I say the ignorant can’t educate the civilized person; if how people are civilized is measured by means of concrete or hard evidences! We have 350 Pyramids in Sudan or Nubia which both means black, and we have 72 Pyramids in Egypt or ancient Ethiopia; built by our black ancestors, before Ibrahim, Moses ( Moses was Sudanese born in 1346 BCE in a city called Goshen in Northern Sudan, his ten commandments were copied from Egyptian book of the dead or also called the book of coming forth by day and night; these ten commandments 42 negative confessions Moses copied the above ten and left 32).

At UNICCO conference in 1974 in Cairo; the two African scholars Proff. Cheik Anta Diop from Senegal and Proff. Theodore Obenga from Congo presented linguistics, archeological and biological and anthropological evidences, whereby they defeated 42 two global scholars brought by UNESCO; the Egyptian cultural Minister at that time named Abdul Mukhtar was shocked and jumped and said even if the mummies tested black they were white; as the same case today with white Egyptian Egyptologists who say; the mummies are black because they smeared mud on their skins; whereby they ignored melanin and DNA findings just to satisfy their ego.

Proff. Diop of Carbon Lab in Dakar tested the mummified bodies and he found the density of the Melanin in mummies in derma and epee-derma recorded %99; which means the pharaohs were jet black. Some may wonder how come all Pharaohs were color black? the answer would be even if they were few colored among them, they were indigenous African people; because black and black can produce any color but white and white can’t produce a black color; in biologically the dominant genes can produce recessive genes, "the albino children everywhere in Africa" ; but recessive or weak genes can’t produce the dominant genes; also having mixed pharaohs in middle kingdom would also be true since the foreigners continued invading Kemet Ethiopia or Egypt and continuously repelled by the indigenous populations.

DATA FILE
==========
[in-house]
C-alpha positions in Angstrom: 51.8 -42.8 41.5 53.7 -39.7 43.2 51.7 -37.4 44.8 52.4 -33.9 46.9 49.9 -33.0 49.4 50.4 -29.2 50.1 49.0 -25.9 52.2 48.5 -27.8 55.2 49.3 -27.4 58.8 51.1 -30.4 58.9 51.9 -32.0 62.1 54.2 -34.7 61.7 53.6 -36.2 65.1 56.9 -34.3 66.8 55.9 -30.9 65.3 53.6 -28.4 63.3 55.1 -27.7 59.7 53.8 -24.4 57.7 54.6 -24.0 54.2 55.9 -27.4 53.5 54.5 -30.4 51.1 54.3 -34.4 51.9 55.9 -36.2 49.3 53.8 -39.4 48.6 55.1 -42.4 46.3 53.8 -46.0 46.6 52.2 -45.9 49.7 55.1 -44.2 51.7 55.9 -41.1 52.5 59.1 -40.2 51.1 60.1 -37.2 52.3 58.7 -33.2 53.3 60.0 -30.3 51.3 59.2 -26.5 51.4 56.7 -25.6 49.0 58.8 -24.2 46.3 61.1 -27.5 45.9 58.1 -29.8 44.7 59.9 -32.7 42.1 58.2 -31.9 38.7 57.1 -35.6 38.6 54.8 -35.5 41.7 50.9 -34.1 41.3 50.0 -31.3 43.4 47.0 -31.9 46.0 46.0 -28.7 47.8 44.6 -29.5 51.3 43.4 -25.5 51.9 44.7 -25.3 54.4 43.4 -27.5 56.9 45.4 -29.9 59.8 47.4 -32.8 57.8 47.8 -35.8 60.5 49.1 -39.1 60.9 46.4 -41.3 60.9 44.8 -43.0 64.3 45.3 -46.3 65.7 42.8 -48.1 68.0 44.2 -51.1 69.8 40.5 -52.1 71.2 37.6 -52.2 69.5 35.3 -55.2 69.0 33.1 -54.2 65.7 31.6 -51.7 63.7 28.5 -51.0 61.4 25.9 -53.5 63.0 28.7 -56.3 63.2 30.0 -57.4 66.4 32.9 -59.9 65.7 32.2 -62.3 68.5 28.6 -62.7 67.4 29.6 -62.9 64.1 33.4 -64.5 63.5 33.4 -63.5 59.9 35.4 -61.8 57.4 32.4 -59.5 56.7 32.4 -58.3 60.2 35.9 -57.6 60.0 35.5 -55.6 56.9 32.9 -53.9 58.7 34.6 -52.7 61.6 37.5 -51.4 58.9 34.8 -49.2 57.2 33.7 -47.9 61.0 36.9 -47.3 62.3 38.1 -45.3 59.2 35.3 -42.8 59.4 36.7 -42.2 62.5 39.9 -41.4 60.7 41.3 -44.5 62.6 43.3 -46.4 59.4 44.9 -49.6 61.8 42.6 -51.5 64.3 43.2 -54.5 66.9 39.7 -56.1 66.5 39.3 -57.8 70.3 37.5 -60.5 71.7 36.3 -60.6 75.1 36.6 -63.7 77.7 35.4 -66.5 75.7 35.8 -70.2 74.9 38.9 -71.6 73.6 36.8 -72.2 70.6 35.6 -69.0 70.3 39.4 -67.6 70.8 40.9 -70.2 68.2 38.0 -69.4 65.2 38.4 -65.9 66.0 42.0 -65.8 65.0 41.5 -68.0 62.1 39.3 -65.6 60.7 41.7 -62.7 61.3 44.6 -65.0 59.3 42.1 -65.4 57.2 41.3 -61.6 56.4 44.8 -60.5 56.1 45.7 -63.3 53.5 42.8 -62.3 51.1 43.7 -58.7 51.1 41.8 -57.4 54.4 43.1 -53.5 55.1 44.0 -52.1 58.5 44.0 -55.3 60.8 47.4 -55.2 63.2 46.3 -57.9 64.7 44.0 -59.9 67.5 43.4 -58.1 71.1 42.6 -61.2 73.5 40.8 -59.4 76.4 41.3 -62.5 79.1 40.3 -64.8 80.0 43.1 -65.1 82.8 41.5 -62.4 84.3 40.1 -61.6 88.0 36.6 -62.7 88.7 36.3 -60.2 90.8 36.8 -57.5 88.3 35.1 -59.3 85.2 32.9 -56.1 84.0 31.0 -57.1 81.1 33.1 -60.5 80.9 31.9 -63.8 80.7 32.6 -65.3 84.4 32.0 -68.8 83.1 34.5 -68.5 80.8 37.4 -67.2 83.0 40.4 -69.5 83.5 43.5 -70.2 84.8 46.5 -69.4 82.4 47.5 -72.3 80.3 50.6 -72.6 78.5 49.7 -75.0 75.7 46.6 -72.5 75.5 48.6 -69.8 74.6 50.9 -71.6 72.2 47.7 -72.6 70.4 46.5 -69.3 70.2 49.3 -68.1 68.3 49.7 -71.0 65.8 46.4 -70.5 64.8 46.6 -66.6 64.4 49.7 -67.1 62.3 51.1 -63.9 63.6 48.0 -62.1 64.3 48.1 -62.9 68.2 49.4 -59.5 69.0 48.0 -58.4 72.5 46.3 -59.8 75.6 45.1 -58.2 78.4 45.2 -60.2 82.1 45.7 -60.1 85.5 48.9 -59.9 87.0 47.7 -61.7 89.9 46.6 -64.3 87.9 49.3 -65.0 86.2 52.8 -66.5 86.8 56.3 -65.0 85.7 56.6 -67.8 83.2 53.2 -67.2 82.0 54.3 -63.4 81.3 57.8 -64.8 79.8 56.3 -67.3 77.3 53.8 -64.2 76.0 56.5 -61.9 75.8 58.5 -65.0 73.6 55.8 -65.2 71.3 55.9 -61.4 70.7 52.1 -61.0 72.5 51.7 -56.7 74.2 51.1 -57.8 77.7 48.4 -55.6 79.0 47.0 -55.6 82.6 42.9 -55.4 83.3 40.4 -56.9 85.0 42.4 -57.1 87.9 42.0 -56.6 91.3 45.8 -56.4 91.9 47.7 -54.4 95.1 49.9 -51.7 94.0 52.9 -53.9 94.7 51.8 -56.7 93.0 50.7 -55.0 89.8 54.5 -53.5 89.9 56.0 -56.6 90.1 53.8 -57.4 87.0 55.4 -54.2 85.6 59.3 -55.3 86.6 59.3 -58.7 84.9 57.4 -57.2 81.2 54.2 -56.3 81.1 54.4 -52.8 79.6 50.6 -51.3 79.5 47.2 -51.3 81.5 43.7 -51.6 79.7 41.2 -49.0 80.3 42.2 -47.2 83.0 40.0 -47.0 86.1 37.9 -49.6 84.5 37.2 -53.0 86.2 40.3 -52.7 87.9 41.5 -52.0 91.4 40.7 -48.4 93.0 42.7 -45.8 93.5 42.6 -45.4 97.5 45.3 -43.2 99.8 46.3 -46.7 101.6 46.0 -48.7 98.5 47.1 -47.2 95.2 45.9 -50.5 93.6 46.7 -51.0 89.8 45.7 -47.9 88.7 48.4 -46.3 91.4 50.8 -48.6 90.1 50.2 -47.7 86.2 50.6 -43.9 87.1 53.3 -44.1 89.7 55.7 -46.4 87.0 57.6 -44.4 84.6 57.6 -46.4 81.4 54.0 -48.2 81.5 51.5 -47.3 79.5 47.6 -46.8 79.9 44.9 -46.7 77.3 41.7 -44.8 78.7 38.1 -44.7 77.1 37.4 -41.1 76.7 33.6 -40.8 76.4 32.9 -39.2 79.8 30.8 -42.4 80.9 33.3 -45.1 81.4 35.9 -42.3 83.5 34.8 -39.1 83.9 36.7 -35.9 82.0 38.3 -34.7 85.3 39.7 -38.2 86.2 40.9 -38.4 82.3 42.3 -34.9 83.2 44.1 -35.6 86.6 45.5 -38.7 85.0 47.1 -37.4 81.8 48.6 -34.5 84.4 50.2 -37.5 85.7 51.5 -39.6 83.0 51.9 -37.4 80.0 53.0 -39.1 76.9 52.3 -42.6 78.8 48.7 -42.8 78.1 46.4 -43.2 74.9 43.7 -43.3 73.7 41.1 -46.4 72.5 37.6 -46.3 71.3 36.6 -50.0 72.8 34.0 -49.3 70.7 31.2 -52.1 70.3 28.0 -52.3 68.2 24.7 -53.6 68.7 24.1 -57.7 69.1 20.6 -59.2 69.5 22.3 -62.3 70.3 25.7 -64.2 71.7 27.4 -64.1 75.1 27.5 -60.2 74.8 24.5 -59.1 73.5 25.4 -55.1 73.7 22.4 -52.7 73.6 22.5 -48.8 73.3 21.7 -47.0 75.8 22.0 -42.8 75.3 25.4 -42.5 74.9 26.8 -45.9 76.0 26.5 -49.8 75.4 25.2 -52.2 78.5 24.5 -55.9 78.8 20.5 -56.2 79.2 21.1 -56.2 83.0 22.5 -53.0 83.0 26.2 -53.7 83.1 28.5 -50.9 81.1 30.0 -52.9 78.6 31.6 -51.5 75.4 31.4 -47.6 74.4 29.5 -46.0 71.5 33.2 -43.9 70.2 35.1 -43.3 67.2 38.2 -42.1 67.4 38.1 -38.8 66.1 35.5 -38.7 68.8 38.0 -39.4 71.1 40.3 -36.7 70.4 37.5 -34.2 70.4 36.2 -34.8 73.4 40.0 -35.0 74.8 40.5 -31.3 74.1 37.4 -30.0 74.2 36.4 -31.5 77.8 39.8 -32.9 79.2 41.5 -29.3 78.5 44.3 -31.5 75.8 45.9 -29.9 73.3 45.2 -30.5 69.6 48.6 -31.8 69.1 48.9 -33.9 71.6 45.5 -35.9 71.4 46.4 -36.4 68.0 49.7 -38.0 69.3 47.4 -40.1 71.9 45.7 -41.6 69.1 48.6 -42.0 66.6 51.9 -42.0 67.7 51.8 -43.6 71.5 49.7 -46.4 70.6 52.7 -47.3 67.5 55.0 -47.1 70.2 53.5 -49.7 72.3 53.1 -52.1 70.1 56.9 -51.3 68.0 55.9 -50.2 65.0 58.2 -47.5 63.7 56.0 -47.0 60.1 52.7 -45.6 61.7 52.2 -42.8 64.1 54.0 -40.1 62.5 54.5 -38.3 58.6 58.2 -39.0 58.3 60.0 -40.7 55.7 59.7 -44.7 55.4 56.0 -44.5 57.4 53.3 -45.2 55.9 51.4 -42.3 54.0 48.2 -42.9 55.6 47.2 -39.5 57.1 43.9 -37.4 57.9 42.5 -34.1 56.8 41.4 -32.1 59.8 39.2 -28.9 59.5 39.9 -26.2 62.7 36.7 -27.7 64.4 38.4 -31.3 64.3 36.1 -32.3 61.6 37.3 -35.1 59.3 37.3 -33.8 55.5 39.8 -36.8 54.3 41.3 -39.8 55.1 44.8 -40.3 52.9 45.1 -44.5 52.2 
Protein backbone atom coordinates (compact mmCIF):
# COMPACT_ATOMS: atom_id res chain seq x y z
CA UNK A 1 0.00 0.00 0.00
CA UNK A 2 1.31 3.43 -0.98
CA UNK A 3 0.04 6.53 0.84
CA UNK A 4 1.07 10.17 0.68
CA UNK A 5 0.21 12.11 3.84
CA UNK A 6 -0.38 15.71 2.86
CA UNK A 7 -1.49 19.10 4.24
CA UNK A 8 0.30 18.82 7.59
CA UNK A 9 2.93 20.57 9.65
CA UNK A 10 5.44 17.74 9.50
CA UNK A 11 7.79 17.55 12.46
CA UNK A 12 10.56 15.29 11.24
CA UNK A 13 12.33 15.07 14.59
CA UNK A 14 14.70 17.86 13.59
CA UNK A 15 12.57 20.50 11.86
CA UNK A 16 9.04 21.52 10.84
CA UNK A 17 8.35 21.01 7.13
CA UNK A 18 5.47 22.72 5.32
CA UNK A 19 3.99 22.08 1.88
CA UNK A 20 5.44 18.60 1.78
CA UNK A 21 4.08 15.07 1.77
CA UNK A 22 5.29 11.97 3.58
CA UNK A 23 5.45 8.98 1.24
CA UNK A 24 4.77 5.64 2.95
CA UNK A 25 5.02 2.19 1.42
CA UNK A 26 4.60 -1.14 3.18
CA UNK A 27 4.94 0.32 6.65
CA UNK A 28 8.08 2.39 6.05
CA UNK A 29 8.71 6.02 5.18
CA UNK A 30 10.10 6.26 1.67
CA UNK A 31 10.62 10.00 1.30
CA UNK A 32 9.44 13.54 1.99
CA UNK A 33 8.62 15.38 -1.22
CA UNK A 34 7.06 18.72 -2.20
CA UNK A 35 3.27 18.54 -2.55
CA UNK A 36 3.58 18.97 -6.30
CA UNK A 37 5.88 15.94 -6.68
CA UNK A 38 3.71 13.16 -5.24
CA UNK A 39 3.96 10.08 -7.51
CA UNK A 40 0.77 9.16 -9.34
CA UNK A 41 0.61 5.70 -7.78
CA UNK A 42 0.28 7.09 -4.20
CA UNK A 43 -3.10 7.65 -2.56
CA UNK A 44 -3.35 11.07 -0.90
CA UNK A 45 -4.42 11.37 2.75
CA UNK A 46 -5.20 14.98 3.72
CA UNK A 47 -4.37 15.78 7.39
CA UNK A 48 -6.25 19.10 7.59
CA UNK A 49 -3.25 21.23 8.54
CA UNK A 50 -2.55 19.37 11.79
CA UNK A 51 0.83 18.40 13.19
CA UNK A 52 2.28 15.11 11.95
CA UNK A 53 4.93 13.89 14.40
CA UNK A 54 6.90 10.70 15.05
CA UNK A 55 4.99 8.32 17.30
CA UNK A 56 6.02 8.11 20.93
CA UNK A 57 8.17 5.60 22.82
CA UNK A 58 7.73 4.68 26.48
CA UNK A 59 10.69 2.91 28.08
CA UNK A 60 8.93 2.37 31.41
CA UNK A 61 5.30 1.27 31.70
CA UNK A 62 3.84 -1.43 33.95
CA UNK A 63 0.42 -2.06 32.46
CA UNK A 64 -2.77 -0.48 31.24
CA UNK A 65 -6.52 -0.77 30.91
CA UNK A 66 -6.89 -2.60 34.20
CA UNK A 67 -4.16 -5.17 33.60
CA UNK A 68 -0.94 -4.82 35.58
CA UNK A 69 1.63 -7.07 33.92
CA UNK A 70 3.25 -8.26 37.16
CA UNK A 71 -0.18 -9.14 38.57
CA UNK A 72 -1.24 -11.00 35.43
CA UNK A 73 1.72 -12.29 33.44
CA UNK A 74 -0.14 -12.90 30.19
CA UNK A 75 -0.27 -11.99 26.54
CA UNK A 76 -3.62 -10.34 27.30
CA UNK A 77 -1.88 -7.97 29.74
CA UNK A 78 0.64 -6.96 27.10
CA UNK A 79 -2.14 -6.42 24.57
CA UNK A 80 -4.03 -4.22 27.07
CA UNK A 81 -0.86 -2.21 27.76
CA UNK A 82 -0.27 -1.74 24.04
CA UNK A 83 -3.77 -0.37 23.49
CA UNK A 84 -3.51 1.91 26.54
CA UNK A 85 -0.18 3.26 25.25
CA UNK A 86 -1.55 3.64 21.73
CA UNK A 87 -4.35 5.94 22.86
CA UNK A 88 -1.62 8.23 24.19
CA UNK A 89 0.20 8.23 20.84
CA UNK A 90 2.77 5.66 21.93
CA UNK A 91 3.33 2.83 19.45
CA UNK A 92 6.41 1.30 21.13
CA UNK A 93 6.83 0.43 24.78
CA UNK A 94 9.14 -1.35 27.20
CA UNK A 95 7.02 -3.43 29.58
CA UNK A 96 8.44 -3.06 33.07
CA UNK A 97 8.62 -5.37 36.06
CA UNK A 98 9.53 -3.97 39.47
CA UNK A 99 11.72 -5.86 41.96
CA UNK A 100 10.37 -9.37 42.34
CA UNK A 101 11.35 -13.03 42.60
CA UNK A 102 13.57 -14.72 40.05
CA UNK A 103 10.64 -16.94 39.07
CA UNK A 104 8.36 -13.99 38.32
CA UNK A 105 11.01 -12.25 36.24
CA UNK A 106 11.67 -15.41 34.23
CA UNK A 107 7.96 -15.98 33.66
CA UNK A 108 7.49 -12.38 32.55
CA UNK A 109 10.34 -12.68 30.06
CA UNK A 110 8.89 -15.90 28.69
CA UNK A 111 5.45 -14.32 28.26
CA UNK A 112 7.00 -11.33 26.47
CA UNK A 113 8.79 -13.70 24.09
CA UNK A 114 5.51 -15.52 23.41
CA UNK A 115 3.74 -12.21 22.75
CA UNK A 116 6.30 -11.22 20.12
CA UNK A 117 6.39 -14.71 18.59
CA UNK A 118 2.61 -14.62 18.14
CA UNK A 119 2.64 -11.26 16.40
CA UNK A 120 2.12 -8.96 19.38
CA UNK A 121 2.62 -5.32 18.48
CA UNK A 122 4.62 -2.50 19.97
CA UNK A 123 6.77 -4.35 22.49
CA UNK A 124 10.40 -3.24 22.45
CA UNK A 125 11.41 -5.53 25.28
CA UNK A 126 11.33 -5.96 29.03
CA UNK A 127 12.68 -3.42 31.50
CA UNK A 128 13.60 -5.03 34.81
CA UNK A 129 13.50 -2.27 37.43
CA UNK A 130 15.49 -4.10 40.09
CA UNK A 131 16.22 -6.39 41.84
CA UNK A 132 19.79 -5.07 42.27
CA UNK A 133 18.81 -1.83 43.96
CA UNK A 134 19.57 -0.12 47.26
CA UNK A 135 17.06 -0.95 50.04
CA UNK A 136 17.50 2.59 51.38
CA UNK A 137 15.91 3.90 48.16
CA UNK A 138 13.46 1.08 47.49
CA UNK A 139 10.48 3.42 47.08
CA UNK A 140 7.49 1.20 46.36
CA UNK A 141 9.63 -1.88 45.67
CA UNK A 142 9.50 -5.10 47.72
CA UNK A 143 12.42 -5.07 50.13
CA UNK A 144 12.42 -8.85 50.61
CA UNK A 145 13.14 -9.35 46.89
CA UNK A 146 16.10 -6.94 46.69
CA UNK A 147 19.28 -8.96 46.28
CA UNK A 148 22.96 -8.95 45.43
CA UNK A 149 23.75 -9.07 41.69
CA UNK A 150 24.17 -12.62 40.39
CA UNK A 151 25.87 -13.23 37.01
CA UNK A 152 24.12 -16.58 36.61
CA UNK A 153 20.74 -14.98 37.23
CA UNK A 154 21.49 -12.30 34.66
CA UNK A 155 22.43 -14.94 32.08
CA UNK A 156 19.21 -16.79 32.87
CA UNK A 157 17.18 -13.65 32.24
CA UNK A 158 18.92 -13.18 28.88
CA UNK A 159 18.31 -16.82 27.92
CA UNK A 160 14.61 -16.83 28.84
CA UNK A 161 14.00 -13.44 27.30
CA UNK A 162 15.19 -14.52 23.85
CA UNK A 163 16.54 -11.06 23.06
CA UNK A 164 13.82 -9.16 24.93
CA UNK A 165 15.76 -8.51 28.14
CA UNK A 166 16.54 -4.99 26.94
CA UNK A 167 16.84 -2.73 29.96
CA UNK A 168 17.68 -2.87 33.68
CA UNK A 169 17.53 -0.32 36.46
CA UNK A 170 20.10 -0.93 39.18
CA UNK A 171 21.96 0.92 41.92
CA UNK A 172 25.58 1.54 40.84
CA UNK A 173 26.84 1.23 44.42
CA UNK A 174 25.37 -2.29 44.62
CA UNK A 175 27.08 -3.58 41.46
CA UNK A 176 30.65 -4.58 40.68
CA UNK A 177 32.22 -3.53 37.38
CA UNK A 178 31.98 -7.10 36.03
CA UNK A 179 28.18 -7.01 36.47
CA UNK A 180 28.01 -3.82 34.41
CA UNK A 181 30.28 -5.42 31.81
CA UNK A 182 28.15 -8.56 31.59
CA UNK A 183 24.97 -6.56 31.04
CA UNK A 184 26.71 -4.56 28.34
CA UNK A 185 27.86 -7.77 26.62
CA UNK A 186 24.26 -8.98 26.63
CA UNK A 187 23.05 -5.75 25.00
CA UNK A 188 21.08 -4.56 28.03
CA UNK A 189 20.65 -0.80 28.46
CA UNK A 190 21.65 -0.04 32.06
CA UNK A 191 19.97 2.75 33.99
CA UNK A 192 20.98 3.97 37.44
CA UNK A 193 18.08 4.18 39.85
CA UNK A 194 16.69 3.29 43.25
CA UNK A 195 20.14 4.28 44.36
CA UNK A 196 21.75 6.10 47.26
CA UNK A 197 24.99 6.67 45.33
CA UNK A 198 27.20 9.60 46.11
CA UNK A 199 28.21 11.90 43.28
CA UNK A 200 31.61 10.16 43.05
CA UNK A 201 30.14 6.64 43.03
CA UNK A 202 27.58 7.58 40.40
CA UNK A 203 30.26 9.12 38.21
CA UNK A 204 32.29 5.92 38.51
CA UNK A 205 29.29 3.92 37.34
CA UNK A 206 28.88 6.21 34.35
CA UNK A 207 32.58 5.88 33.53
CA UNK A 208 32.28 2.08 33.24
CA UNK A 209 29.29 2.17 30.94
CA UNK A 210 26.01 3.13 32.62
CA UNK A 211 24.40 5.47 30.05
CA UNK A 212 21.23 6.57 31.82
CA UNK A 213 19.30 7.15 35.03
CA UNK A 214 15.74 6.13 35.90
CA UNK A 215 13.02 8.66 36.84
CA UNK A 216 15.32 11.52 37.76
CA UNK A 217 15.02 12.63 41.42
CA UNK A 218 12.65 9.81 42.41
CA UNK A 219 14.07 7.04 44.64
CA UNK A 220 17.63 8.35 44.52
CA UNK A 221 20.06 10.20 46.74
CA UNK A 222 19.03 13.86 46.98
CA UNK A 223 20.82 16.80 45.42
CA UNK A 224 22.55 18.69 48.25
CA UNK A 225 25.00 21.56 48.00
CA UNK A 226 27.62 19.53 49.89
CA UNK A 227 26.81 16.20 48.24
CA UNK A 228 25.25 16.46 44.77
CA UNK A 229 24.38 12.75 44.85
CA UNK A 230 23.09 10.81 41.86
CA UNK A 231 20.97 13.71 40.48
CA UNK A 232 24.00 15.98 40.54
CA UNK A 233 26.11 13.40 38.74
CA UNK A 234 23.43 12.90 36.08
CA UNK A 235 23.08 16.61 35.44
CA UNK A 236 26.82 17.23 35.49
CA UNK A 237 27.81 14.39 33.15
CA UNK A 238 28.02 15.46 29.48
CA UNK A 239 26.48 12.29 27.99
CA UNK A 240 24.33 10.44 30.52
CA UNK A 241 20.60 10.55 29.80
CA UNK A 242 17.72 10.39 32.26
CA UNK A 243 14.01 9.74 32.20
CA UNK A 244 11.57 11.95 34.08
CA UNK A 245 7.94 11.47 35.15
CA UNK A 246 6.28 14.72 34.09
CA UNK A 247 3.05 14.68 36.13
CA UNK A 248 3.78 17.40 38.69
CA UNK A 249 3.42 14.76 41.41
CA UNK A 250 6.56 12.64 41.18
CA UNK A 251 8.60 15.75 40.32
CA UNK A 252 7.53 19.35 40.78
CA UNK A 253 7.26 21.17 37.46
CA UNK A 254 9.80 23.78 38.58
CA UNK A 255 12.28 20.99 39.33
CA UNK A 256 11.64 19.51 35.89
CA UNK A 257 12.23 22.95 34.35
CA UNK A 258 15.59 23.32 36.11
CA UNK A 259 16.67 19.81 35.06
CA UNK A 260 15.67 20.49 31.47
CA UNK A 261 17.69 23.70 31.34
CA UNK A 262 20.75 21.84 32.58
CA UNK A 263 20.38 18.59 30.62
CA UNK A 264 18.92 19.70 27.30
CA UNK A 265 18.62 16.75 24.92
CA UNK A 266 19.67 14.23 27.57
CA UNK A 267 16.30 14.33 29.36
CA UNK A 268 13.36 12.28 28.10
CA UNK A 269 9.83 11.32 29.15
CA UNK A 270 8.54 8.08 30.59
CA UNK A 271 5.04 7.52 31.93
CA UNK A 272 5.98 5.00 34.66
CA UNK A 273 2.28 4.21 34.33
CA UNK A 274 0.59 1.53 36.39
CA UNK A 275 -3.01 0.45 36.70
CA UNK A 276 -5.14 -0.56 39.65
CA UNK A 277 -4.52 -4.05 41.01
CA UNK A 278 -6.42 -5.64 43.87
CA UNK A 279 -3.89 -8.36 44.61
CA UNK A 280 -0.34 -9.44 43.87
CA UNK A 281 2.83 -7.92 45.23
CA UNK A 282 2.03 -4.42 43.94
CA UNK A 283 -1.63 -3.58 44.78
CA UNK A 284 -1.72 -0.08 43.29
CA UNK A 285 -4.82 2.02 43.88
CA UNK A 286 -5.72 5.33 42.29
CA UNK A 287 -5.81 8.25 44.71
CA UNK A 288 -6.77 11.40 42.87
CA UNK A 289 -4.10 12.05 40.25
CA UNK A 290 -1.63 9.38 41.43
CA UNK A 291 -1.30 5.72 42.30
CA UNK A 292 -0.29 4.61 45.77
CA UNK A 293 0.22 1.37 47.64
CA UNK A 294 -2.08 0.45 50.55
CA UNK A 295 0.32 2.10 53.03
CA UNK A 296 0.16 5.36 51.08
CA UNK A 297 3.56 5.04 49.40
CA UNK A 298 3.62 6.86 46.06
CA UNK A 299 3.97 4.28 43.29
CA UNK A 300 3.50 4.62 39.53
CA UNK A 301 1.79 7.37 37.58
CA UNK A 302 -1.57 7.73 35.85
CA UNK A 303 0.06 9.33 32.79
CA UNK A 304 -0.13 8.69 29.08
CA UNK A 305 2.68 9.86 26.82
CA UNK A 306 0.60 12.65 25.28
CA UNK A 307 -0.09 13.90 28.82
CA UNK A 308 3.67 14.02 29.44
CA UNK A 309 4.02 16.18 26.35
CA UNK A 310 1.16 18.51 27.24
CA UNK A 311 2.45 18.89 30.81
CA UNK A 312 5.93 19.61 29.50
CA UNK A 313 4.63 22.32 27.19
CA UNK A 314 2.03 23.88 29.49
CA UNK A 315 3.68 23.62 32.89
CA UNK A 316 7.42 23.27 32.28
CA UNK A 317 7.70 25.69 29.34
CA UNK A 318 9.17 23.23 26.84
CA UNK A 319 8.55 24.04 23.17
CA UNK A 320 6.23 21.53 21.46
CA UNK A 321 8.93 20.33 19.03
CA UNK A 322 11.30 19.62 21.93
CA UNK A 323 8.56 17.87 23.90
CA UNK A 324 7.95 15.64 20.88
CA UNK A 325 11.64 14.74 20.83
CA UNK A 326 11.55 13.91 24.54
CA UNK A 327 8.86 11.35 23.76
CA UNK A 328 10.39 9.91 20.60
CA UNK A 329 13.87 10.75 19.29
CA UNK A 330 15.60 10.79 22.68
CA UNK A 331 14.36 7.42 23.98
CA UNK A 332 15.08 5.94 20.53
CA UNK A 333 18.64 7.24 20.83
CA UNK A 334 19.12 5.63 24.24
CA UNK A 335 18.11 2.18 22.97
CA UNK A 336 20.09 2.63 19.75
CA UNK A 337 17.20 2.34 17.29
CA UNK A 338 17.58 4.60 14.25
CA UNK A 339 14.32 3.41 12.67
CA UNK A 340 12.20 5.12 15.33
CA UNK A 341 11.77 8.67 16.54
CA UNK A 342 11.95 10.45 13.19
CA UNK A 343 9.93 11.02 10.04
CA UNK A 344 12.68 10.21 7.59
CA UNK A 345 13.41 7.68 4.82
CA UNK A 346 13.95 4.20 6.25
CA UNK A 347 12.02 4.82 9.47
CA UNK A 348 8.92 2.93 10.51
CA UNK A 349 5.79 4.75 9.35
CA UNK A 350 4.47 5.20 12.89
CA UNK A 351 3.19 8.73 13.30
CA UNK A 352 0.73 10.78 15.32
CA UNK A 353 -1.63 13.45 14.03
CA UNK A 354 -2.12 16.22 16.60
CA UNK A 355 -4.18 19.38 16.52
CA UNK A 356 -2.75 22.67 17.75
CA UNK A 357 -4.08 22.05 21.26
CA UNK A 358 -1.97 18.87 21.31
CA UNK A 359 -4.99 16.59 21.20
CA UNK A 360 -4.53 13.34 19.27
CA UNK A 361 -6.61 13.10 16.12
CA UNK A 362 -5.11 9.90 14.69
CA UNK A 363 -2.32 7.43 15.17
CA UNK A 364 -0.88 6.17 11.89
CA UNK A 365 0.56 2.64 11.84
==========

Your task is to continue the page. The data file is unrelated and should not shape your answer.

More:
Hence we hated no body and still hate no one as indigenous Sudanese; but we hate those arrogant behaviors and venomous attacks on us and our African heritage in Sudan whether through educational system, media or other ways around.

I remember an interview on Egyptian TV with Egyptian actress named Lila Alawi; when she was asked that there were rumors; that she was going to marry famous black Egyptian football player at that time, a Nubian brother named Ahmed Al Kass; she replied " how can I marry a crow". The same arrogant behaviors are repeated today by so called Sudanese Arabs towards indigenous population of Sudan like using a word slave (Abb) for black skin people.